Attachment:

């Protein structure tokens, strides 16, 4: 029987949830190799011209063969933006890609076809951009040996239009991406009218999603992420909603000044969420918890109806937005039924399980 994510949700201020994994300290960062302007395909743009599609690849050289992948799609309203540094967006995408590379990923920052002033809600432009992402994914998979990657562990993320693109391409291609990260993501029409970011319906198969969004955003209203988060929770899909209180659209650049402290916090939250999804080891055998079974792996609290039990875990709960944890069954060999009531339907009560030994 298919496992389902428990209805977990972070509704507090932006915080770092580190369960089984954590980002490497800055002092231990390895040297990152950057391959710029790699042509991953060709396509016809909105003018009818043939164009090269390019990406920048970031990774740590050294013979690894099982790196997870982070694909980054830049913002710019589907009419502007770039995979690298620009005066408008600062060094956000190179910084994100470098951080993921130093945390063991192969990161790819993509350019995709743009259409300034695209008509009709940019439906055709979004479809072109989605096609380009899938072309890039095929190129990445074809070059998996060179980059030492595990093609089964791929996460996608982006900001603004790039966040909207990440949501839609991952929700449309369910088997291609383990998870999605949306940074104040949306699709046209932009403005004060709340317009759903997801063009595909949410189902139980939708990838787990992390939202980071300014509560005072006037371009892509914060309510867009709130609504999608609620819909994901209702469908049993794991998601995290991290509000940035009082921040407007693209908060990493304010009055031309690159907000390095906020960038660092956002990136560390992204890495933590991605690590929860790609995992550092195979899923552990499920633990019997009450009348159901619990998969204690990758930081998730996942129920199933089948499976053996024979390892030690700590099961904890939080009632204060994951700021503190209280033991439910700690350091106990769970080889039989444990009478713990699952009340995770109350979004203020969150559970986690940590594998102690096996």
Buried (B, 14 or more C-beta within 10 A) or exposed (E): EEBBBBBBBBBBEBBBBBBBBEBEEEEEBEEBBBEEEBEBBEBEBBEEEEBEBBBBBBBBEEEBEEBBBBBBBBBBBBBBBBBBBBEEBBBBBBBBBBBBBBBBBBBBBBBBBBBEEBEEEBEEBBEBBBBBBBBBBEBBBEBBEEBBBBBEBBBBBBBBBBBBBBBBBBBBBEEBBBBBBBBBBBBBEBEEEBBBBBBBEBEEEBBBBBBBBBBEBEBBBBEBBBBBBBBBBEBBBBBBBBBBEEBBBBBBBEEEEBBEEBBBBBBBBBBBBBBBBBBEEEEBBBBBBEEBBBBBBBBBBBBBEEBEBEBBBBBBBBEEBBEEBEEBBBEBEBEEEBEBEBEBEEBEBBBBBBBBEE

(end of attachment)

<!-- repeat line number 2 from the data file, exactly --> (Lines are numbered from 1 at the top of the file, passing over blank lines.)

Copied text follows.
Buried (B, 14 or more C-beta within 10 A) or exposed (E): EEBBBBBBBBBBEBBBBBBBBEBEEEEEBEEBBBEEEBEBBEBEBBEEEEBEBBBBBBBBEEEBEEBBBBBBBBBBBBBBBBBBBBEEBBBBBBBBBBBBBBBBBBBBBBBBBBBEEBEEEBEEBBEBBBBBBBBBBEBBBEBBEEBBBBBEBBBBBBBBBBBBBBBBBBBBBEEBBBBBBBBBBBBBEBEEEBBBBBBBEBEEEBBBBBBBBBBEBEBBBBEBBBBBBBBBBEBBBBBBBBBBEEBBBBBBBEEEEBBEEBBBBBBBBBBBBBBBBBBEEEEBBBBBBEEBBBBBBBBBBBBBEEBEBEBBBBBBBBEEBBEEBEEBBBEBEBEEEBEBEBEBEEBEBBBBBBBBEE